The most breathtaking sight was that of the Jain Temples at Ranakpur . . . Carved out of pure white marble, the architecture of the temples are stunning... The serene atmosphere inspires reverence in the most atheist of minds... The neighbouring Sun Temple, is no less in grandeur . . . We spent an entire morning here and were still left with the feeling of having missed out on so many of the amazingingly intricate carvings !! Well, that's what the next time would be for ;) I hope someone's listening :-)

The paintings, the handicrafts, the handlooms, the blue pottery . . . and the musicians . . . The musicians defined Rajasthan for me... Their soul stirringly powerful music, still rings in my ears... One finds musicians playing away without any seeming care in most of the tourist attractions and hotels... Apart from a stray flutist, the music of all of the others touched my heart . . .

Kesariya baalam aavo ... padhaaro mhaare desh ... A royal welcome ... A royal experience ...

A family of folk musicians who were performing at Bikaner... A young boy playing the rawanhathha at the Jaswant Thada... Sand dunes, a camel ride, and a desert sunset... A knight riding on Raja and his queen beside him . . . A land, truly of the royals . . .
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9 comments:

On December 31, 2010 at 12:27 PM , Bit Hawk said...

Wonderful piece! Now that you have 'resumed' writing, I would urge you to be more regular :)

'Someone' listened. How about staying in a tent near sand dunes next time? :D

------

I had missed writing this in my article, so will write it here:
In 2314 AD, the famous Rajasthanologist Ludwig Wilhelm Schlesinger would write: "The Rajasthanologists are divided over as to when the palaces and forts were built. While some believe that everything was constructed during the Rajput era, the rest opine that more than half of these magnificent structures were built by Taj group of hotels, in order to cater to the foreign nationals (who came to India to see elephants) and neo-rich IT people (who were called Internet Hindus - irrespective of their religious affiliations - by post modernist jounalist Sagarika Ghose)"

 
On December 31, 2010 at 12:37 PM , Diya said...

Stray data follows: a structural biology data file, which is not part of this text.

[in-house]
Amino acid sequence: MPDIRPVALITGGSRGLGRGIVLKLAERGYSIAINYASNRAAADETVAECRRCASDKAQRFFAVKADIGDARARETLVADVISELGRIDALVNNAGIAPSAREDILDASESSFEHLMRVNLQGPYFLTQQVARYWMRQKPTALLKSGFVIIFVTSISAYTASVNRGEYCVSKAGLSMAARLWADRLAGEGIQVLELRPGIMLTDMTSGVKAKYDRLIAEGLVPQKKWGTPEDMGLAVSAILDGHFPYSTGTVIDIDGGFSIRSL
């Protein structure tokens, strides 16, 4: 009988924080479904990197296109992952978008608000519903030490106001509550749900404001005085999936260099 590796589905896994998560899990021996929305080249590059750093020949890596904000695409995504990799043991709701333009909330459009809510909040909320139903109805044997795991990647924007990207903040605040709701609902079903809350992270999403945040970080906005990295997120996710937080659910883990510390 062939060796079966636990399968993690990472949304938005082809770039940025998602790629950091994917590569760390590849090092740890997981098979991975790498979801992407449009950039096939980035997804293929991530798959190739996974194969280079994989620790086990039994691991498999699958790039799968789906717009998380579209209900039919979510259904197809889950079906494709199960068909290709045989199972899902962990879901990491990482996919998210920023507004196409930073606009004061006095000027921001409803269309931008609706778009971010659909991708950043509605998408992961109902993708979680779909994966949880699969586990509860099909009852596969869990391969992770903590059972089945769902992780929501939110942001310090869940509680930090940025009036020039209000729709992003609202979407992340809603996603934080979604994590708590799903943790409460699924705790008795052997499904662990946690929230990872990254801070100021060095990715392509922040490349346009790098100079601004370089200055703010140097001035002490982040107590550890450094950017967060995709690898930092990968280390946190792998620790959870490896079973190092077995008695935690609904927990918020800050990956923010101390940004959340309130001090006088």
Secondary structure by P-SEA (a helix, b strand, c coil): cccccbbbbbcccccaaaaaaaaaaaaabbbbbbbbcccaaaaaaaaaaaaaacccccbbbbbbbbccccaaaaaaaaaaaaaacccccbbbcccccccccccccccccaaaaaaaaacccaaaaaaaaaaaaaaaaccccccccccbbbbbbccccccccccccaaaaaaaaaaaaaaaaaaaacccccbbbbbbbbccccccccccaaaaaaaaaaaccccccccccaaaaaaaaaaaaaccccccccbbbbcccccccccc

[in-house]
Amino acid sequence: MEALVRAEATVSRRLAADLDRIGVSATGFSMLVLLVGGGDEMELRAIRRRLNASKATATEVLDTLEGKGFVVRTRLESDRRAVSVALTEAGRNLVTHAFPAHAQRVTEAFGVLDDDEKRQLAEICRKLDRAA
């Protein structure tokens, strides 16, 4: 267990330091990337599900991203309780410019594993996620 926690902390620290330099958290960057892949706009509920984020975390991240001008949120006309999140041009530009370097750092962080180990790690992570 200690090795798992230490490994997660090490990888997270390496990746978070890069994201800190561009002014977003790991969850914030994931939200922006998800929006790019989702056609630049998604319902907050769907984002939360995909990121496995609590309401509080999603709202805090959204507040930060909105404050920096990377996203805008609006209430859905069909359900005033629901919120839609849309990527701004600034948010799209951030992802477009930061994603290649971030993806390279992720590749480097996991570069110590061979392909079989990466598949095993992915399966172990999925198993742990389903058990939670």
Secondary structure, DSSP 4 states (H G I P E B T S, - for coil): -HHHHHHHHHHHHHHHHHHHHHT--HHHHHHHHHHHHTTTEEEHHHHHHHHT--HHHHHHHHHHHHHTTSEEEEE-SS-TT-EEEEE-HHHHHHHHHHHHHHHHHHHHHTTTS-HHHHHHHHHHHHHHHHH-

@ Bit Hawk: Am taking a bow... I will definitely try and be more regular... As for the tent at the sand dunes... How about in May ??? ;)

Amazing foresight :D Almost fell of my chair laughing !!! Especially at the 'Internet Hindus' bit :D

 
On January 3, 2011 at 9:01 PM , Srik said...

Hehehehee - Lol on the comments of Vasuki.

Diya, it is a wonderful piece of introduction to Rajasthan.... I virtually lived a moment in there!

I would want to visit that state sooner, of course.

 
On January 4, 2011 at 8:08 PM , Nuthan said...

I still remember the snaps that you sent, beautiful place, truly!!!
And now, the summary of your trip comes as an add-on.
I could see the joy out of this trip. I hope to see this place, in the days to come.

 
On January 4, 2011 at 11:17 PM , Art said...

To begin with, i am glad you wrote something
and what a thing to write. Its so tempting. We had plans for this in nov. But dint go coz of other things. Will take ur help when we actually plan again :)

 
On January 5, 2011 at 11:17 AM , Diya said...

@ Srik: U have a wonderful opportunity coming up too !! So make that visit :)

@ Nuthan: :) Next visit home, u could include this in your itinerary !!

@ Art: Will hope to help u plan ur vacation there very soon !! And yes, I feel good too on having written something after so long...

 
On February 1, 2011 at 5:37 PM , Raji said...

I still remember the snaps you showed related to camel ride...and bangles story...lol :P
Really nice pics...3Cheers for u lady :)
U know what... I had an eye on your marionettes...so be careful :P :P
Keep blogging and keep smiling :)

 
On February 2, 2011 at 3:17 PM , Diya said...

@ Raji: Am taking a bow !!! U are welcome to my marionettes any time ... On the condition that you stay home with me to look after them ;)

 
On February 2, 2011 at 3:50 PM , Raji said...

Diya@ Thank u soo much... :) :)